Has Distance Died? Evidence from a Panel Gravity Model
AbstractThis paper reports panel gravity estimates of aggregate bilateral trade for 130 countries over the period 1962-96 in which the coefficient of distance is allowed to change over time. In a standard specification, in which transport costs are proxied only, it is found paradoxically that the absolute value of the elasticity of bilateral trade to distance has been significantly increasing. The result is attributed to a relatively larger decline in costs independent of distance (such as handling) than in distance-related costs (e.g. oil price). An extended version of the model that controls for these two factors eliminates this positive trend without reversing it. However, when the sample is split into two groups (‘rich-rich' and ‘poor-poor'), the paradox is maintained for the ‘poor-poor' group. While not conclusive, these results are consistent with the view that poor countries may have been marginalized by the current wave of globalization.
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Bibliographic InfoPaper provided by C.E.P.R. Discussion Papers in its series CEPR Discussion Papers with number 3500.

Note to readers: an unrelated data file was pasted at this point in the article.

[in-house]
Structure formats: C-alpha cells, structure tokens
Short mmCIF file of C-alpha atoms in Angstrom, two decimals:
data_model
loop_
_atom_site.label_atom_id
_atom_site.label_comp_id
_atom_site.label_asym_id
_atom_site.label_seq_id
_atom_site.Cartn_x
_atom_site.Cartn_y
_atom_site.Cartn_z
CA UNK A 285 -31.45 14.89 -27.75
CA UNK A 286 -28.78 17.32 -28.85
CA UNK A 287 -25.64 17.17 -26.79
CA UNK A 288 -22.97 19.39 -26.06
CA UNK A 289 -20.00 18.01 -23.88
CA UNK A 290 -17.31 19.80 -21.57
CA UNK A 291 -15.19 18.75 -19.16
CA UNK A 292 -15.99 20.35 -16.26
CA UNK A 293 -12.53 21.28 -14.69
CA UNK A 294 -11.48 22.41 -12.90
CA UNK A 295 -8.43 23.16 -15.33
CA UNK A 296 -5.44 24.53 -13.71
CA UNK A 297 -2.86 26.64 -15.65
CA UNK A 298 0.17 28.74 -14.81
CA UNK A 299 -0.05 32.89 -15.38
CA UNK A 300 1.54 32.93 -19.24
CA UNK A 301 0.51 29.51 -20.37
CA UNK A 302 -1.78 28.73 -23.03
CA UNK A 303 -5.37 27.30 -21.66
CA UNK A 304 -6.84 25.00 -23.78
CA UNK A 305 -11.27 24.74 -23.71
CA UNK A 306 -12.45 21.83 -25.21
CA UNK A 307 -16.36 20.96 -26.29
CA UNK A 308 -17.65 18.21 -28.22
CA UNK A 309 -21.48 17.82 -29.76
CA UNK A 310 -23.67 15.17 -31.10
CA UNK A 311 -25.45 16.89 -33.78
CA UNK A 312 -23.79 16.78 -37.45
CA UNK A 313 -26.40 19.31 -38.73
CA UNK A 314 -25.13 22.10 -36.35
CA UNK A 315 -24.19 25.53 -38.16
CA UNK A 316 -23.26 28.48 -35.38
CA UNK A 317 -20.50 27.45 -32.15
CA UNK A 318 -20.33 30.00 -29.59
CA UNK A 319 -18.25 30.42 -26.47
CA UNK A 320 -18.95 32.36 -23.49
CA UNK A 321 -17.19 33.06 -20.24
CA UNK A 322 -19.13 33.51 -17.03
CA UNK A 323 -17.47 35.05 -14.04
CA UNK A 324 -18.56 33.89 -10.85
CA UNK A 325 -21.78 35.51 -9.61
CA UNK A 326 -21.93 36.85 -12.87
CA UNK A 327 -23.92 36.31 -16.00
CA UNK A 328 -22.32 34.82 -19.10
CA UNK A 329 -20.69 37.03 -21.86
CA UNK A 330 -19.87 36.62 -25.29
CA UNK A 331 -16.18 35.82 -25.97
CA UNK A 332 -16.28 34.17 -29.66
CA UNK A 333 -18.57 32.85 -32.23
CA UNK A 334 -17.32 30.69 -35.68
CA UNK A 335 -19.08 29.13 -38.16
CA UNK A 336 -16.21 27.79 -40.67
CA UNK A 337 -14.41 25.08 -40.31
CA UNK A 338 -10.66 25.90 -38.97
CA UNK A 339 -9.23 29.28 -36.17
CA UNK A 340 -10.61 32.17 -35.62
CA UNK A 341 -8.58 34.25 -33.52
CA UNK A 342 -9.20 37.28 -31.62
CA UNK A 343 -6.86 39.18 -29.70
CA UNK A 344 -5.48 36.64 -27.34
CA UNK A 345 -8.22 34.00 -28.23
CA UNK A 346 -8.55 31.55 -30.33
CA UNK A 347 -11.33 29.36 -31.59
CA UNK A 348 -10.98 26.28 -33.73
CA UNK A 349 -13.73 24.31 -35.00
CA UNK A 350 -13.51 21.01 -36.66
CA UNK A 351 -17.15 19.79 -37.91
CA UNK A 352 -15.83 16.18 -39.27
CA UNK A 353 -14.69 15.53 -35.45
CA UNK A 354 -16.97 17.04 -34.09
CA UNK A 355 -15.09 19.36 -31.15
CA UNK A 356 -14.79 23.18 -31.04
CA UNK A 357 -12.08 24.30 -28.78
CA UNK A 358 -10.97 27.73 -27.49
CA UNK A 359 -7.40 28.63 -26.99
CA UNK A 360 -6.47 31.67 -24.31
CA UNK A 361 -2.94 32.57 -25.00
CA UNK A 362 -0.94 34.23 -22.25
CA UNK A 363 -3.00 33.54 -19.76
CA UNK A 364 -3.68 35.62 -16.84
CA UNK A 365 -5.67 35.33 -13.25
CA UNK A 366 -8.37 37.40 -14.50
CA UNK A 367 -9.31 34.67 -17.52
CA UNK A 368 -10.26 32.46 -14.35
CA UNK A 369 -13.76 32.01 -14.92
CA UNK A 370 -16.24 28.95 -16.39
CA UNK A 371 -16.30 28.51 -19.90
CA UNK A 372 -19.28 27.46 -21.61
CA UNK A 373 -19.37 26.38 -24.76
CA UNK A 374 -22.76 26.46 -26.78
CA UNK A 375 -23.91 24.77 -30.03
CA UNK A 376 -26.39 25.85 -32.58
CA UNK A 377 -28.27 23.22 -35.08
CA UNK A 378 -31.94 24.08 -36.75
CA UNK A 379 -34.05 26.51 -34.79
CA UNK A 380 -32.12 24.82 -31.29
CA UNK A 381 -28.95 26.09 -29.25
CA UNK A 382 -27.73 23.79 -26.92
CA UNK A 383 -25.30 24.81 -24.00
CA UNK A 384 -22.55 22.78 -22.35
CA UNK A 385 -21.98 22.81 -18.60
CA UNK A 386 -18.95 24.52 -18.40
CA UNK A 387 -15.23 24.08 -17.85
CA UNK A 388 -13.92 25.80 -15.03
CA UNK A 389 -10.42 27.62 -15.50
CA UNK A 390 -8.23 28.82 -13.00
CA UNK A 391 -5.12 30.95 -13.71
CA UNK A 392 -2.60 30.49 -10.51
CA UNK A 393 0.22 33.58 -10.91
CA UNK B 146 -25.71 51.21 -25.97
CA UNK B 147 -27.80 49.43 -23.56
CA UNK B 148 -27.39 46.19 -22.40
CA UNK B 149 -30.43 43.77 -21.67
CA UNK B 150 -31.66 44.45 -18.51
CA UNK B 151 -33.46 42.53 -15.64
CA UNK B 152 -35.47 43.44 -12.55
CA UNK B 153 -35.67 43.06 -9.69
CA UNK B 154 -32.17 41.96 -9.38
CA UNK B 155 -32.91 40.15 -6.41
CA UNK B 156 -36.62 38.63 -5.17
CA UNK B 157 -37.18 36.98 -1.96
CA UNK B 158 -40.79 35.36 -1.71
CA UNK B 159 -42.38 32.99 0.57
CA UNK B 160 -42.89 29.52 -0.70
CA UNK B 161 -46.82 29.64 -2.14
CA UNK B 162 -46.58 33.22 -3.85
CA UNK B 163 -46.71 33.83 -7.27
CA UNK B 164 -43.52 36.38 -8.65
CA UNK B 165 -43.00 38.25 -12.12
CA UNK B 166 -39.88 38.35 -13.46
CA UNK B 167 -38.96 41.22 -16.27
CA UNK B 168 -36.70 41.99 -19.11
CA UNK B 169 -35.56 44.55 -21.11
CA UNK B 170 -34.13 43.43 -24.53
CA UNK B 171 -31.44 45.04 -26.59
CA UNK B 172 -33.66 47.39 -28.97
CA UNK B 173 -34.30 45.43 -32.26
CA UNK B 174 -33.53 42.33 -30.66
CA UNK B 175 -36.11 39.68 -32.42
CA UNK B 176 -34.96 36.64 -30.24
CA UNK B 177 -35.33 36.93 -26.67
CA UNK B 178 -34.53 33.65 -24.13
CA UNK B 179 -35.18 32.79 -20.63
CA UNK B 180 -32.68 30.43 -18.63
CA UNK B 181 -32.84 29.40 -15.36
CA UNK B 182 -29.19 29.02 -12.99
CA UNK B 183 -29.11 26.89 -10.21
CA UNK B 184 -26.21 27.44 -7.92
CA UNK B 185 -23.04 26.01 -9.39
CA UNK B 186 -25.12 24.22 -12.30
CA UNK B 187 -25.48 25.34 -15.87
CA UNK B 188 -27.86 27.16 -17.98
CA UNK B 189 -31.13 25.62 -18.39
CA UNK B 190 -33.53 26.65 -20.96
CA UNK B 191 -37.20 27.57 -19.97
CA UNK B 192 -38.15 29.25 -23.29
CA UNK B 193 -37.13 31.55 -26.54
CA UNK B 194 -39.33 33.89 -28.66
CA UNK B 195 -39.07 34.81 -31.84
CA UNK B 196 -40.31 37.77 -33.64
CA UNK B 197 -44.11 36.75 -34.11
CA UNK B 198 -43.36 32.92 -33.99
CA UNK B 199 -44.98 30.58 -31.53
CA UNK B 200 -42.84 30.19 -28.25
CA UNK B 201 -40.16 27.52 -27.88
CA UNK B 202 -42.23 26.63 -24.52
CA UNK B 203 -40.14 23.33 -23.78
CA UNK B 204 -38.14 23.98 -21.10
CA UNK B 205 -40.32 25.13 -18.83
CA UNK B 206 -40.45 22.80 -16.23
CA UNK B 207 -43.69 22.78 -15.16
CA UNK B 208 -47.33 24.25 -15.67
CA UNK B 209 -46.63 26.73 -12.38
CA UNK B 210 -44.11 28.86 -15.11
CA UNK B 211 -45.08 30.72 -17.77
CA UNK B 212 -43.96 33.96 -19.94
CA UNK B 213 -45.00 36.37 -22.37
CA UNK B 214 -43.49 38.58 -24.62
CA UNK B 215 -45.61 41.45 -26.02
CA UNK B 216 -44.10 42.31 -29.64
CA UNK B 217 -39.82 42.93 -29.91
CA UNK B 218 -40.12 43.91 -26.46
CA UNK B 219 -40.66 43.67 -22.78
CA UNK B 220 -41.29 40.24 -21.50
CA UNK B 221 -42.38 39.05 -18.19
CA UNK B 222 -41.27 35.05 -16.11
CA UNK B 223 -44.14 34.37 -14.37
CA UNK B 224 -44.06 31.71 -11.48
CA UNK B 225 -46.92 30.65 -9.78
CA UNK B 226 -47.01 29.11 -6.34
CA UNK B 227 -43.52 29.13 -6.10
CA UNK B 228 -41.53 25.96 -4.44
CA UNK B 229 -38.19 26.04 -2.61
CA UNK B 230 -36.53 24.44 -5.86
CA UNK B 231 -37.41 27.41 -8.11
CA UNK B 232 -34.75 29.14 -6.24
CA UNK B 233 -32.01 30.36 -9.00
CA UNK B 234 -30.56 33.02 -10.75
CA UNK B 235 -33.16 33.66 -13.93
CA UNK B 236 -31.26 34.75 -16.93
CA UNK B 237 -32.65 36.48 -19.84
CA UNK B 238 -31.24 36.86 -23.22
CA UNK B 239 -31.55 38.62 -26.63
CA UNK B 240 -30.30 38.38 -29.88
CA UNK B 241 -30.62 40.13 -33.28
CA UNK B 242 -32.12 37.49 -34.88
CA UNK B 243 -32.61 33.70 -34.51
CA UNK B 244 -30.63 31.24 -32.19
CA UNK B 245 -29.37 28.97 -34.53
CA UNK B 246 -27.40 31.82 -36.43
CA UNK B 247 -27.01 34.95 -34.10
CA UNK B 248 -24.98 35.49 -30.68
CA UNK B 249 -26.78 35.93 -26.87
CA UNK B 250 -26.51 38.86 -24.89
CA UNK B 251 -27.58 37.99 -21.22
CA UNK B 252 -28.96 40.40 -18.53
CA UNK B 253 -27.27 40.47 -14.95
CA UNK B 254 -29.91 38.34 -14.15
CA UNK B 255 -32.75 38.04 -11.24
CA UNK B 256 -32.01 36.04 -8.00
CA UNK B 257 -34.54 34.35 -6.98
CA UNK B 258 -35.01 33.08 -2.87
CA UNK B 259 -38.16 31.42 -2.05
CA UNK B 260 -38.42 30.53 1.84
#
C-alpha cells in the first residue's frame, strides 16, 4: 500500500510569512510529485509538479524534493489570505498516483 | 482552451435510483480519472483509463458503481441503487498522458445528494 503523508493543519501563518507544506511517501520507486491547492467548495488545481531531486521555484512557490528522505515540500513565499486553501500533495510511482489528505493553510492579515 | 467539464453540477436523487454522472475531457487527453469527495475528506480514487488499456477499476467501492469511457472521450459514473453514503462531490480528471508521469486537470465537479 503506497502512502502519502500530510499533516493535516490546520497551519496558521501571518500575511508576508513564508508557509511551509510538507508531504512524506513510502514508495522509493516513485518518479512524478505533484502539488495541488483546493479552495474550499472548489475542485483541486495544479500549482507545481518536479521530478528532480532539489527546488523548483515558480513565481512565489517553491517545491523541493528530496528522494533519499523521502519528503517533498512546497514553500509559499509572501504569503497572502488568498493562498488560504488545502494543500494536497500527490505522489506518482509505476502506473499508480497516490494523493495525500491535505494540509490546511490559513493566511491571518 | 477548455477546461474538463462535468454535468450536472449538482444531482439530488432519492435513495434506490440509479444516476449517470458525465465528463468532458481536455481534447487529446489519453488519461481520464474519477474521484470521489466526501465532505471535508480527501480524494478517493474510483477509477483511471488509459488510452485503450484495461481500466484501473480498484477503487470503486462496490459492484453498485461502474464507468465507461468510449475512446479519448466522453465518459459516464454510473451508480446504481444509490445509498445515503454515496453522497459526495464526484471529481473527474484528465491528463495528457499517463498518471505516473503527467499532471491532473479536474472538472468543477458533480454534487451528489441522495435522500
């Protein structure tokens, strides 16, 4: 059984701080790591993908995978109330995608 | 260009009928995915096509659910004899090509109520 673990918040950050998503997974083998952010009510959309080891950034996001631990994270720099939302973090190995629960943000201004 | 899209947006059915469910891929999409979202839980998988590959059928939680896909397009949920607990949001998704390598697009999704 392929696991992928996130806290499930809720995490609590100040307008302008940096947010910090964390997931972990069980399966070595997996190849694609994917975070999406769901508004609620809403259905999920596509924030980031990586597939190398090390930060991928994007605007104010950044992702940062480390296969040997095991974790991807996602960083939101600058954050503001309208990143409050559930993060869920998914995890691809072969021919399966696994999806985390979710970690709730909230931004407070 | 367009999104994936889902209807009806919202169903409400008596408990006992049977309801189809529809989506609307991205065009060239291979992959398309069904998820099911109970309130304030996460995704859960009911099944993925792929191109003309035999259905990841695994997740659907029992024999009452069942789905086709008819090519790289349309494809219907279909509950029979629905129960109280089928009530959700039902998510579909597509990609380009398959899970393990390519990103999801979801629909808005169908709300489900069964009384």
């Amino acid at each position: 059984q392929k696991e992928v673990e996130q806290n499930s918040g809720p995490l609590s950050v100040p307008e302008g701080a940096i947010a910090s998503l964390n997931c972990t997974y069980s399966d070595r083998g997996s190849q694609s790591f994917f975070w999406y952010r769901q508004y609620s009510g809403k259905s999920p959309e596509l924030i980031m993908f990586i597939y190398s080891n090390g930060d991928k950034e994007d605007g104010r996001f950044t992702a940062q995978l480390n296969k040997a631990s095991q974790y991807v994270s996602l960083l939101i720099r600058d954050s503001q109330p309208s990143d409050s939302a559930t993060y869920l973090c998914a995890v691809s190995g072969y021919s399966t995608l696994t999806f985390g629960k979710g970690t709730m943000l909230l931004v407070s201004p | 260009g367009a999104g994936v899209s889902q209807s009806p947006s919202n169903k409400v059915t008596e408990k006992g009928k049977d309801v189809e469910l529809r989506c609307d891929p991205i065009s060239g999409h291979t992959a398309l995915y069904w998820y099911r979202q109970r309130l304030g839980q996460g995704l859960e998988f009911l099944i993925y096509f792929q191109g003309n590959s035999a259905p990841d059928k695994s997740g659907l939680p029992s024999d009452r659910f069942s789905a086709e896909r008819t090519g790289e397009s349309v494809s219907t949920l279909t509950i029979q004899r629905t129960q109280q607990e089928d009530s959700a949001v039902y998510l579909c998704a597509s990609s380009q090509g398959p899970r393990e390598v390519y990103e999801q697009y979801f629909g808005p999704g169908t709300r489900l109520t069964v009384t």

Date of creation: Aug 2002
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Other versions of this item:
- Jean-François Brun & Céline Carrère & Patrick Guillaumont & Jaime de Melo, 2005. "Has Distance Died? Evidence from a Panel Gravity Model," World Bank Economic Review, World Bank Group, vol. 19(1), pages 99-120.
- Jean-François BRUN & Céline CARRERE & Patrick GUILLAUMONT & Jaime MELO DE, 2002. "Has Distance Died? Evidence from a Panel Gravity Model," Working Papers 200215, CERDI.
- F12 - International Economics - - Trade - - - Models of Trade with Imperfect Competition and Scale Economies
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